Anemia and Its Determinants Among Apparently Healthy Women from Pastoralist Communities of Ethiopia: A Community Based Cross Sectional Study

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http://www.sciencepublishinggroup.com/j/sjph doi: 10.11648/j.sjph.20180606.11

ISSN: 2328-7942 (Print); ISSN: 2328-7950 (Online)

Anemia and Its Determinants Among Apparently Healthy

Women from Pastoralist Communities of Ethiopia: A

Community Based Cross Sectional Study

Sahardiid Ali

1, *

, Jemal Haidar Ali

2

1College of Medicine and Health Sciences, Unit of Nutrition, Jigjiga University, Jigjiga, Ethiopia

2

School of Public Health, College of Health Sciences, Addis Ababa Universities, Addis Ababa, Ethiopia

Email address:

*

Corresponding author

To cite this article:

Sahardiid Ali, Jemal Haidar Ali. Anemia and Its Determinants Among Apparently Healthy Women from Pastoralist Communities of Ethiopia: A Community Based Cross Sectional Study. Science Journal of Public Health. Vol. 6, No. 6, 2018, pp. 145-151.

doi: 10.11648/j.sjph.20180606.11

Received: November 19, 2018; Accepted: December 20, 2018; Published: January 18, 2019

Abstract:

This study examined the magnitude of anemia and its determinants among 468 apparently healthy women randomly selected from the pastoralist communities of Somali region, Ethiopia. The overall prevalence of anemia was 39.98%, of which mild, moderate and severe anemia were 108(25.17%), 57(13.29%) and 6(1.40%), respectively. Most (65%) of the anemic women are from rural settings. The mean Hgb level (adjusted for altitude) was 12.01(±2.1SD) gm/dl and ranged from 7-16gm/dl. As expected, anemia was significantly lower among contraceptive users (p=0.005), got iron supplementation (p=0.104), had no malaria (p=0.901) and counseled on anemia (p=0.375). Low consumption of meat (p=0.001) and fruits (p=0.029) were the significant factors associated with Anemia. To improve anemia in the community, a concerted effort comprising of public health measures and nutrition counseling in addition to the ongoing weekly iron folic acid supplementation is recommended.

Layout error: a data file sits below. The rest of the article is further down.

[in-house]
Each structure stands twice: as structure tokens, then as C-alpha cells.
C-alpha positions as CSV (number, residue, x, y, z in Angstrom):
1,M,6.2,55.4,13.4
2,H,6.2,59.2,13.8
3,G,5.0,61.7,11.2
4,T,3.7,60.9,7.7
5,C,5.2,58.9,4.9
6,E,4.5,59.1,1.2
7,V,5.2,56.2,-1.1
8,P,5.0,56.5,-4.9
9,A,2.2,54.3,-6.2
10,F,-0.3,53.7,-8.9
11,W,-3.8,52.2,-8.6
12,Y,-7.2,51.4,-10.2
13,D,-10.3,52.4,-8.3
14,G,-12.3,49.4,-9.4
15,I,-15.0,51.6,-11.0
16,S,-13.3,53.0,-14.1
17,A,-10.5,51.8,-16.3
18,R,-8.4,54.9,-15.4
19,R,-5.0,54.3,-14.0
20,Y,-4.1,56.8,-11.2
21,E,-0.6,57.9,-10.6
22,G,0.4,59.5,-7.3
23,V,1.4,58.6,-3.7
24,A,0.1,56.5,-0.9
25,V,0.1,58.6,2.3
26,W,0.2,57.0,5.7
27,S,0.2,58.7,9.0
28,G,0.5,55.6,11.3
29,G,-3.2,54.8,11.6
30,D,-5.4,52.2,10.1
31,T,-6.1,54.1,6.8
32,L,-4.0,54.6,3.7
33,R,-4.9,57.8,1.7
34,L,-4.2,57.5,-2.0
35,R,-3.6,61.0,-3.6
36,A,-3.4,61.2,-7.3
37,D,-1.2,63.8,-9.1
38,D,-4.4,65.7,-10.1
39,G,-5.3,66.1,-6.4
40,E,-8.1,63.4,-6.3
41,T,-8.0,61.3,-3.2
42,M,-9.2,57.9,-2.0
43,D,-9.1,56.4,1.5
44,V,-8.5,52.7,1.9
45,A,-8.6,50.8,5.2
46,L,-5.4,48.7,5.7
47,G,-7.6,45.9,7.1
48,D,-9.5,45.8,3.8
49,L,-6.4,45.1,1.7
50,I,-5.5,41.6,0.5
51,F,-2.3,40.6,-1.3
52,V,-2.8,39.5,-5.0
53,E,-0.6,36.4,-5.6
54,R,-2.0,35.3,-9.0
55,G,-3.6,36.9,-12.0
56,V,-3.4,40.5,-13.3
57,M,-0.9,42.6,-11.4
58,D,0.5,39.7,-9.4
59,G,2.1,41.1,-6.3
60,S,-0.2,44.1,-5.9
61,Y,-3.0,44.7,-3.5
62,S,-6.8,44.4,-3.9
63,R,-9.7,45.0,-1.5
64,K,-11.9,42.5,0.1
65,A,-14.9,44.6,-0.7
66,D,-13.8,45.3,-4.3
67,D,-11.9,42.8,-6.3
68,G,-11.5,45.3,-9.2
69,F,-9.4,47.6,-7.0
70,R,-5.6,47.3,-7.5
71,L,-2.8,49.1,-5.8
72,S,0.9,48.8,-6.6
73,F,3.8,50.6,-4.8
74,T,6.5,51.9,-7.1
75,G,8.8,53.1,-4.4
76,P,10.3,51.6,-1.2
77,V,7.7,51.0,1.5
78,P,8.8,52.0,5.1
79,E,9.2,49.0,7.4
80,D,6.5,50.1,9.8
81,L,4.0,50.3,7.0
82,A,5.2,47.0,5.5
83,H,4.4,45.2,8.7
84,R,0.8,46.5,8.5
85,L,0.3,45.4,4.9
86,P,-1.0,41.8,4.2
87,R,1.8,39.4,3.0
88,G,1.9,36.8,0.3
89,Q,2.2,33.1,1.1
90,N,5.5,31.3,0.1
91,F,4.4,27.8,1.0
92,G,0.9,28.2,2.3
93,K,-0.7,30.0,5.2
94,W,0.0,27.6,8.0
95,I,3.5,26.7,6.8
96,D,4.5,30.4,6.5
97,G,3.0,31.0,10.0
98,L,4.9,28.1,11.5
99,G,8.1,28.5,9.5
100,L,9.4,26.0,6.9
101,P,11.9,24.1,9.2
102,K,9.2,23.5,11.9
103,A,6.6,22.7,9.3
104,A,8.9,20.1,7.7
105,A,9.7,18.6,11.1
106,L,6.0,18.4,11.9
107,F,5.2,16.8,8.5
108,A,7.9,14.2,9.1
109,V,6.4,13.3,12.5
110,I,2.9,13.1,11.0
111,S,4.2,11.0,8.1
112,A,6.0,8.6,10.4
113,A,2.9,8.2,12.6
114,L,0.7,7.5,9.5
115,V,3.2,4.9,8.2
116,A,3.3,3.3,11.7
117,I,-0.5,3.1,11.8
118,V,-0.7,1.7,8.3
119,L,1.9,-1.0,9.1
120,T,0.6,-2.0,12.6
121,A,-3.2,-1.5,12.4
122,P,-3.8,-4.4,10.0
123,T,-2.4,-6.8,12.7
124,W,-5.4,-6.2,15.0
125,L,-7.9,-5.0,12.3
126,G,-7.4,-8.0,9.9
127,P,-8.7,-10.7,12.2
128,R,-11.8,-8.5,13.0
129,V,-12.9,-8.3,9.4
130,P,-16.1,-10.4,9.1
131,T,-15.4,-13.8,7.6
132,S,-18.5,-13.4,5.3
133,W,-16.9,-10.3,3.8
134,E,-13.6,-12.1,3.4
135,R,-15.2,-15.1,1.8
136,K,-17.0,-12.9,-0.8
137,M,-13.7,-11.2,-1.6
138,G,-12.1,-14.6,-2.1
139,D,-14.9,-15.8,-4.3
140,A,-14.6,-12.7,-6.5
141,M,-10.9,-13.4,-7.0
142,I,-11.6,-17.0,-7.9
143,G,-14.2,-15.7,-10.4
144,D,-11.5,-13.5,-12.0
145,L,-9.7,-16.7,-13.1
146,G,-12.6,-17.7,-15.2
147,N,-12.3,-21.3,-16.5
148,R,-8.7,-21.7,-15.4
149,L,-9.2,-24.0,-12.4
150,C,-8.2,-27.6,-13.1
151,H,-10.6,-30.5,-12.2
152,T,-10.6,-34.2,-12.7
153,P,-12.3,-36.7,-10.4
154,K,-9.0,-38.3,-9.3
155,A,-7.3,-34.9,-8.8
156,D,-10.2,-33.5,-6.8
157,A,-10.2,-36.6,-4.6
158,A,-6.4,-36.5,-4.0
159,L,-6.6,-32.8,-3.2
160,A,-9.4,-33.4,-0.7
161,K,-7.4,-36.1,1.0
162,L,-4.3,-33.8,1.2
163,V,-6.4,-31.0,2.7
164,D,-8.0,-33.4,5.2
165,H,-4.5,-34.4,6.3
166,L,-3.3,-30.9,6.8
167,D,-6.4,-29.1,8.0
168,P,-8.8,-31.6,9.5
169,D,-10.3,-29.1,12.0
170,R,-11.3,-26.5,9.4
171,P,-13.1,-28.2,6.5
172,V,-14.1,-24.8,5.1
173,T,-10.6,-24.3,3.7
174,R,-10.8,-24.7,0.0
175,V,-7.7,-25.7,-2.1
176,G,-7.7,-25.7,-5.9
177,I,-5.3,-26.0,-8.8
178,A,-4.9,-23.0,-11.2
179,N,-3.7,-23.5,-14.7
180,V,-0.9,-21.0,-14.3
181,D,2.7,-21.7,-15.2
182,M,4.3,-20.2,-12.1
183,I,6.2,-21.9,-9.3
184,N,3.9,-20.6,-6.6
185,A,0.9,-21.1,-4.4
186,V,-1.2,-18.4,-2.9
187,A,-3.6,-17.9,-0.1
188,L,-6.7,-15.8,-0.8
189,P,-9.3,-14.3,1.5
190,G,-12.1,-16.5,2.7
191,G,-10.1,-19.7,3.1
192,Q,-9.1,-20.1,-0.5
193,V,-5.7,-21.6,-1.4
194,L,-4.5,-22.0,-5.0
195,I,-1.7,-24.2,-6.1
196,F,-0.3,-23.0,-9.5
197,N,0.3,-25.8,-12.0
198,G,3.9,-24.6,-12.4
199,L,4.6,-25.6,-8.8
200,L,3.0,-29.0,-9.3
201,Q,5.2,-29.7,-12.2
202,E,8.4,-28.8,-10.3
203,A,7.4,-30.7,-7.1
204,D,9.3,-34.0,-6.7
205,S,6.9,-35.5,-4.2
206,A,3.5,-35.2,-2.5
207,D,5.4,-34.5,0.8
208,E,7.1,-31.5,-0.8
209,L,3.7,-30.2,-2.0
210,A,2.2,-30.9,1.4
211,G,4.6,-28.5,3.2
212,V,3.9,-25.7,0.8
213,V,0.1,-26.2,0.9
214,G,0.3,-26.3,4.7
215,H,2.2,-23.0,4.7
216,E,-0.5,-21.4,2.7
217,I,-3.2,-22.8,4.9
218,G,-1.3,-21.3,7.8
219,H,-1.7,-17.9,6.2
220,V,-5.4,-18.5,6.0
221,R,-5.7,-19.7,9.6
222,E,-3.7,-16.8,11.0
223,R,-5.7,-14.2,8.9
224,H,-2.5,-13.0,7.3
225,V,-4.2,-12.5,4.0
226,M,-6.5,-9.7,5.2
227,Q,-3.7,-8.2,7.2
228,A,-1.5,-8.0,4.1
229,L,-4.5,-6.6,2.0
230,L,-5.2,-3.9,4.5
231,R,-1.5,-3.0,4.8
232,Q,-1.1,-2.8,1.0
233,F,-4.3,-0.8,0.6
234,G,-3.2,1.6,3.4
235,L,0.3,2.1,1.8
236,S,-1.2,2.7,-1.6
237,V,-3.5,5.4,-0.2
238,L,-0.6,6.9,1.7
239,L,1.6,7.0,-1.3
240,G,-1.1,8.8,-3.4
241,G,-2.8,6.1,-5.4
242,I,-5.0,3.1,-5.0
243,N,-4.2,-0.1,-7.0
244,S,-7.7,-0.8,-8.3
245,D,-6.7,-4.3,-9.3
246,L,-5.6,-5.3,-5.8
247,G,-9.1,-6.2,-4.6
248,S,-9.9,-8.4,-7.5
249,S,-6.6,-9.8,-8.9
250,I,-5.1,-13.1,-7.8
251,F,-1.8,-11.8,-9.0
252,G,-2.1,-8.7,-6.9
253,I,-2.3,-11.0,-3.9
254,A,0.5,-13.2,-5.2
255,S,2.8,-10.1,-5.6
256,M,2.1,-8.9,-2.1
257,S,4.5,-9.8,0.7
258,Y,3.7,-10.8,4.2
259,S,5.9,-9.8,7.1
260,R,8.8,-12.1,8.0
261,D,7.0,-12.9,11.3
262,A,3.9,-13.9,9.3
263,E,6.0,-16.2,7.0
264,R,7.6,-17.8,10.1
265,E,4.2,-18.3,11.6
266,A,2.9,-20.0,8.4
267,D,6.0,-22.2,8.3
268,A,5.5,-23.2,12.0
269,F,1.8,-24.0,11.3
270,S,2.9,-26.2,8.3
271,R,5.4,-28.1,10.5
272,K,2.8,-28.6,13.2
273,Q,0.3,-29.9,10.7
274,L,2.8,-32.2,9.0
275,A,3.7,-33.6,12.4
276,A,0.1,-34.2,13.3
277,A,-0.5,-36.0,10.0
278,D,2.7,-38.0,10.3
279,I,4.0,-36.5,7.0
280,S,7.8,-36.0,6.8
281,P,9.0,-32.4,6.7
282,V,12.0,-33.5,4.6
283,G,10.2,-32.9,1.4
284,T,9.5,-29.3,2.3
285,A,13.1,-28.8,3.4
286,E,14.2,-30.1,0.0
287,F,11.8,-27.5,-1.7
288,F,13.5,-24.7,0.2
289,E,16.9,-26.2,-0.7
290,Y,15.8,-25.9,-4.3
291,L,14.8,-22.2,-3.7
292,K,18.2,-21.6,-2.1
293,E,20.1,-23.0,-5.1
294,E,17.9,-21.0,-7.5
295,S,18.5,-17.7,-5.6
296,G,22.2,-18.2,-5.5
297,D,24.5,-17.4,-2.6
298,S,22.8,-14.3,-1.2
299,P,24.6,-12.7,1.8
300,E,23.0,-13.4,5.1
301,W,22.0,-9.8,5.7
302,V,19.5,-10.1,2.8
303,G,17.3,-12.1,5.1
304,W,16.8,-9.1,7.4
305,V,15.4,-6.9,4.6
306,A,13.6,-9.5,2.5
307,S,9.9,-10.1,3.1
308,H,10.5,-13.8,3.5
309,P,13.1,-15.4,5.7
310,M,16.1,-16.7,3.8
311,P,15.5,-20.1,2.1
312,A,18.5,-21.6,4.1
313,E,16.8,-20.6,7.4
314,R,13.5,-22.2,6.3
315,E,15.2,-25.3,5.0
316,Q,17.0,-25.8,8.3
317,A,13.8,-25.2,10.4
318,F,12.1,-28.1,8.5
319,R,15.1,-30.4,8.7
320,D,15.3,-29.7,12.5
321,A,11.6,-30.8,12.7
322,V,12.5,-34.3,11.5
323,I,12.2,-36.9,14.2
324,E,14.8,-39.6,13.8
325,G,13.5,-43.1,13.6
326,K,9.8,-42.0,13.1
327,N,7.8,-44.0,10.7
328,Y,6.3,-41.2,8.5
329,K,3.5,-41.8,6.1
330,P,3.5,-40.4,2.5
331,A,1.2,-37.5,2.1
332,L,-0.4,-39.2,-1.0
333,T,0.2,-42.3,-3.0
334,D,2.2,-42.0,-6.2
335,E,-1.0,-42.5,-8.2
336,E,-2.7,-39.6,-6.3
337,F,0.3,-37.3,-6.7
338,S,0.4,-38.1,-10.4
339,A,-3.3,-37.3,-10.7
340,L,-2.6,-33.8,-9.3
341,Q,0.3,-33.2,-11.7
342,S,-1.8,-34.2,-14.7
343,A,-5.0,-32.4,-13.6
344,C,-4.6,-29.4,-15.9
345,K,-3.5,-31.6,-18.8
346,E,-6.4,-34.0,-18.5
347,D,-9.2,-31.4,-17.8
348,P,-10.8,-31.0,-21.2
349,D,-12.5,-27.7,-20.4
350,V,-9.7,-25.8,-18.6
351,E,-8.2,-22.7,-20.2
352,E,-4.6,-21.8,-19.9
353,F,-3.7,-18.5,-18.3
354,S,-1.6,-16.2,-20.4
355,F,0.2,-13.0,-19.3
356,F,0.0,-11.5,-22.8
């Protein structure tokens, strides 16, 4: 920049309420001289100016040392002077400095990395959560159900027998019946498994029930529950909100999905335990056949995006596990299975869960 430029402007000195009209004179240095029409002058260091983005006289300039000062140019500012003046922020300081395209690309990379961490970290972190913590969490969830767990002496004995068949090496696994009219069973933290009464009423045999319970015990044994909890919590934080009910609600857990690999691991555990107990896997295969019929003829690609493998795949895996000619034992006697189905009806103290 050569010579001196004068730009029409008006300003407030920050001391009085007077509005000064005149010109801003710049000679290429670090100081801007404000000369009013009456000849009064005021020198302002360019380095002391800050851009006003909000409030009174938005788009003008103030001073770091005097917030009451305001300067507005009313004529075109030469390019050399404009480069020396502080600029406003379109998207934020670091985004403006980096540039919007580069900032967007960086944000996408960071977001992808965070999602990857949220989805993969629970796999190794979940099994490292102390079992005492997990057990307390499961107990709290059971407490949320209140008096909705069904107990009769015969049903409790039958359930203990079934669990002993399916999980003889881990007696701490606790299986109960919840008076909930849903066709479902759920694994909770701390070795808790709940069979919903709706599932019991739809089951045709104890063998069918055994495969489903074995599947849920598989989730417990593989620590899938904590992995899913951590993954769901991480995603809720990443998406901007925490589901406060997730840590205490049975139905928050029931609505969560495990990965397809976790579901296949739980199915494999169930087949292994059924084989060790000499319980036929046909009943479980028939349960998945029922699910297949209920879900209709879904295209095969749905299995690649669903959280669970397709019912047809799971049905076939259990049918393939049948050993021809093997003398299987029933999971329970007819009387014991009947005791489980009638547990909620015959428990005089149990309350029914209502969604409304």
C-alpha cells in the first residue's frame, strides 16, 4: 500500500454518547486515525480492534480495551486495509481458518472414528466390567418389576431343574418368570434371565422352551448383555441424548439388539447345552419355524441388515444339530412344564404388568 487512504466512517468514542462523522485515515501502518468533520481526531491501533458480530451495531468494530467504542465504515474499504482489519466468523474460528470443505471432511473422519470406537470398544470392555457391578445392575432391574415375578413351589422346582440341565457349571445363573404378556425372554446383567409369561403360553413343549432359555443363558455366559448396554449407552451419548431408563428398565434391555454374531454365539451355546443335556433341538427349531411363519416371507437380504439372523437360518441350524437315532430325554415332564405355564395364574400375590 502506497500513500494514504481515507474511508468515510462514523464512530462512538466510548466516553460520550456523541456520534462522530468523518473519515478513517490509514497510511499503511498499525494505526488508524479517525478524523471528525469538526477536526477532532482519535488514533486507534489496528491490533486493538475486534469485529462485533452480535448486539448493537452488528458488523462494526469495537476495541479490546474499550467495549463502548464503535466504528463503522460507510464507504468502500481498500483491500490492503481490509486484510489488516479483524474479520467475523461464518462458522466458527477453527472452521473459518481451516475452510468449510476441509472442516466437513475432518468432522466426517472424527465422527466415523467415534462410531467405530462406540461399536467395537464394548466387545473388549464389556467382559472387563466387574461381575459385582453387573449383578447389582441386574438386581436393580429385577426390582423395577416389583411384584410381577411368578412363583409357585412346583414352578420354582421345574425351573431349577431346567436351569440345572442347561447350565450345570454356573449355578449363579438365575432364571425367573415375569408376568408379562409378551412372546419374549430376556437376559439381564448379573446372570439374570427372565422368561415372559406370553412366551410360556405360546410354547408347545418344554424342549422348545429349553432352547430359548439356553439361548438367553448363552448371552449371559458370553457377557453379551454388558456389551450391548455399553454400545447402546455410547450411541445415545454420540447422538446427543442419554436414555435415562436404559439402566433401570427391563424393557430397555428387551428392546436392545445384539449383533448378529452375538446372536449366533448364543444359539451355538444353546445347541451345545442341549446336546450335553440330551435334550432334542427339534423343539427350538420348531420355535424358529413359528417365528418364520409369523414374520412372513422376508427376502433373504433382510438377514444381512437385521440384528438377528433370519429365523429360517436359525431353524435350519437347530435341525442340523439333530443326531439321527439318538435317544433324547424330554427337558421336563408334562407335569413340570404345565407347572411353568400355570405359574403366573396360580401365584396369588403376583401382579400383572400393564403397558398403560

Keywords:

Anemia, Pastoralists, Inadequate Nutrient Intake, Women, Ethiopia

1. Introduction

Anemia is an important global public health problem, affecting the lives of more than two billion people globally, accounting for about 30% of the world’s population, and is the most common public health problem in developing countries occurring at all stages of life with sub Saharan Africa and Southeast Asia being the most hit regions [1]. The groups most affected are pregnant women, children under the age of five years, adolescents and to a lesser extent, school-age children [2].

The cause of anemia varies though usually attributed to nutritional deficiencies that include inadequate intake of iron and other micronutrient deficiencies like folate, vitamin B12 and vitamin A and hemoglobinopathies. Other than these, parasitic infestations, malaria, HIV/AIDS, cancers and chronic illnesses, poor sanitary and health conditions and poor socioeconomic condition are among other causes of anemia particularly in poor countries [3-5], suggesting that

socioeconomic factors are the major determinants factors for anemia. It is a major concern for healthcare policies because of its association with impaired reproduction, low work performance and educability, and with diminished response from the immunological system, with major social and economic implications [5]. Mildly anemic subjects with borderline hemoglobin levels are reported to be quite common among apparently healthy general population globally while moderate and severe anemia gets immediate attention due to their functional consequences. Failure to identify and investigate mild anemia in such population could lead grave conditions which could be averted.

In Ethiopia, the prevalence of anemia at national level is 23% in women of reproductive age and the problem in Somali region exceeds the national figure by three folds, which is 58% based on the 2016 Ethiopian demographic health survey [6].

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or phenolic compounds which are inhibitors of iron absorption and periods when iron demand is high during pregnancy and adolescent’s period [7]. Although the 2016-EDHS report demonstrated that anemia is a serious public health problem in the pastoralist community, its attributes are not well studied signifying a gap to be addressed. Therefore we examined the extent of the problem and its attributes contextually to reinforce the current intervention strategies towards the pastoralist community of reproductive age groups.

2. Materials and Methods

2.1. Study Setting and Study Period

The study was conducted from February 2017-Aprill 2017 in Gashamo district, Jarar zone of the Somali Regional State, located 628 Km east of the capital of Addis Ababa, Ethiopia among apparently health women. The study site was conveniently chosen because of conflicting reports documented for the area by few investigators.

2.2. Study Design and Sampling Procedures